and $488,850 for couples filing jointly. The 15% rate is for filers with taxable incomes

between the 0% and 20% break points. The 3.8% surtax on net investment income

kicks in for single people with modified AGI over $200,000…$250,000 for marrieds.

 

AMT exemptions climb for 2019. They increase to $111,700 for couples

and $71,700 for both singles and heads of household. The phaseout zones

for the exemptions start at higher income levels as well, above $1,020,600 for couples

and $510,300 for single filers and household heads. Also, the 28% AMT tax rate

kicks in a bit later in 2019, above $194,800 of alternative minimum taxable income.

 

The adoption credit can be taken on up to $14,080 of qualified expenses.

The full credit is available for a special-needs adoption, even if it costs less.

The credit phases out with modified AGIs over $211,160 and ends at $251,160.

The exclusion for company-paid adoption aid also increases to $14,080.

 

2019 TAX  BRACKETS

Marrieds: If taxable income is

The tax is

Not more than $19,400

10% of taxable income

Over $19,400 but not more than $78,950

$1,940.00 + 12% of excess over $19,400

Over $78,950 but not more than $168,400

$9,086.00 + 22% of excess over $78,950

Over $168,400 but not more than $321,450

$28,765.00 + 24% of excess over $168,400

Over $321,450 but not more than $408,200

$65,497.00 + 32% of excess over $321,450

Over $408,200 but not more than $612,350

$93,257.00 + 35% of excess over $408,200

Over $612,350

$164,709.50 + 37% of excess over $612,350

Singles: If taxable income is

The tax is

Not more than $9,700

10% of taxable income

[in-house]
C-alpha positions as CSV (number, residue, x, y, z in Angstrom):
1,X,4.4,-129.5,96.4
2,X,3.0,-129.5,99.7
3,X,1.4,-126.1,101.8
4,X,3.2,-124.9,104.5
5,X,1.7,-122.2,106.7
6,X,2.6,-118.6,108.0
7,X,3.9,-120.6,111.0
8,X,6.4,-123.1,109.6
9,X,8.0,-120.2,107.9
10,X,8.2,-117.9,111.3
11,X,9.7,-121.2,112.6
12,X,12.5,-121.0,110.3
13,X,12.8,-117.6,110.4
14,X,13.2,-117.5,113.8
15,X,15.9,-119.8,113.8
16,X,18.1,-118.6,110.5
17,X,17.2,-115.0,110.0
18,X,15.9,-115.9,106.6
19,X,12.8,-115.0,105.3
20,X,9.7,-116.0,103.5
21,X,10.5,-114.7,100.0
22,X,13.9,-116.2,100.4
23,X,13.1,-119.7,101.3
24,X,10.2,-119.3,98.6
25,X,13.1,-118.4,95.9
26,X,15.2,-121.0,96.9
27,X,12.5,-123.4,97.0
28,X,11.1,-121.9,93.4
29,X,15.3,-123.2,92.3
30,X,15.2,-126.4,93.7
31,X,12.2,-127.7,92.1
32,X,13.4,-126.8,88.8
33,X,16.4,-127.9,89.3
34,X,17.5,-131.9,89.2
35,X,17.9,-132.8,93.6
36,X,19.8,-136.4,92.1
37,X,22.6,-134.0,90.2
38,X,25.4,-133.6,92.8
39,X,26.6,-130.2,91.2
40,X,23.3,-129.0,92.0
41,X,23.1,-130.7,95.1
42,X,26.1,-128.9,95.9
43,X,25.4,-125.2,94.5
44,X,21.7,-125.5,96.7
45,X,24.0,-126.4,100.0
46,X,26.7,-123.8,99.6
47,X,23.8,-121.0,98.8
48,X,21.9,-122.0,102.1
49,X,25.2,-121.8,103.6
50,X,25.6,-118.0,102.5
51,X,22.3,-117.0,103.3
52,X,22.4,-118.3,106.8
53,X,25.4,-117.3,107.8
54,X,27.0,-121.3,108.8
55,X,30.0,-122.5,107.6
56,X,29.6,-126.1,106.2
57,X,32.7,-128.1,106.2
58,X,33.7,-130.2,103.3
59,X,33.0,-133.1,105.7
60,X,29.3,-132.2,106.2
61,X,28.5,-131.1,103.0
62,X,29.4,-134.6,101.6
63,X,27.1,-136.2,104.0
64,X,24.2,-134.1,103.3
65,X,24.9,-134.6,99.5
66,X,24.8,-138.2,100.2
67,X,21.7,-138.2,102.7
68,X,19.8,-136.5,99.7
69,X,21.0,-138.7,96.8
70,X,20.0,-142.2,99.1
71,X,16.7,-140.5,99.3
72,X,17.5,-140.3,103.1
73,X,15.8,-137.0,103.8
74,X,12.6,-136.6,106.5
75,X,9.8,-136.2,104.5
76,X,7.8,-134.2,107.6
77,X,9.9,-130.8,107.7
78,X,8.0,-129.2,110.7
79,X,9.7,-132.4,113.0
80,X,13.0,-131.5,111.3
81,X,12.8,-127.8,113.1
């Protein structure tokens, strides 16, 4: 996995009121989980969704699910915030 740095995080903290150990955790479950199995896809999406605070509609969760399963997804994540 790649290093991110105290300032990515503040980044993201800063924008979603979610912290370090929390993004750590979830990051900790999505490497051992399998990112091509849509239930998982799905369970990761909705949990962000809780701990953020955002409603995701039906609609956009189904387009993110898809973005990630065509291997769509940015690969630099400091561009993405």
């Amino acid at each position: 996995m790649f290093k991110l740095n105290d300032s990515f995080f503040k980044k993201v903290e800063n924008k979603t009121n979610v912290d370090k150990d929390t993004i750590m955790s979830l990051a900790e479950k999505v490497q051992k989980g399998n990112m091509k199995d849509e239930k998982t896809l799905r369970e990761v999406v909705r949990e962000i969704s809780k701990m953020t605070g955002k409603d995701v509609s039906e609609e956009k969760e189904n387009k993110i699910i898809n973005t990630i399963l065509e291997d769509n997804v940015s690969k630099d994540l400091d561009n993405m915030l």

Over $9,700 but not more than $39,475

$970.00 + 12% of excess over $9,700

Over $39,475 but not more than $84,200

$4,543.00 + 22% of excess over $39,475

Over $84,200 but not more than $160,725

$14,382.50 + 24% of excess over $84,200

Over $160,725 but not more than $204,100

$32,748.50 + 32% of excess over $160,725

Over $204,100 but not more than $510,300

$46,628.50 + 35% of excess over $204,100

Over $510,300

$153,798.50 + 37% of excess over $510,300

Household Heads: If taxable income is

The tax is

Not more than $13,850

10% of taxable income

Over $13,850 but not more than $52,850

$1,385.00 +12% of excess over $13,850

Over $52,850 but not more than $84,200

$6,065.00 + 22% of excess over $52,850

Over $84,200 but not more than $160,700

$12,962.00 + 24% of excess over $84,200

Over $160,700 but not more than $204,100

$31,322.00 + 32% of excess over $160,700

Over $204,100 but not more than $510,300

$45,210.00 + 35% of excess over $204,100

Over $510,300

$152,380.00 + 37% of excess over $510,300

 

2018 tax return preparation will require substantial consideration regarding the numerous tax law changes in order to accomplish the best result for you.  Additionally, changes continue to impact your 2019 current year taxes.

 

Call our office today and book an appointment to prepare your 2018 taxes and review any changes needed for 2019. Failing to plan is planning to fail!.

Very truly yours,

Chaffins, Batdorf & Austell, LLC

 

 

Certified Public Accountants
Members of:
American Institute of Certified Public Accountants Georgia Society of Certified Public Accountants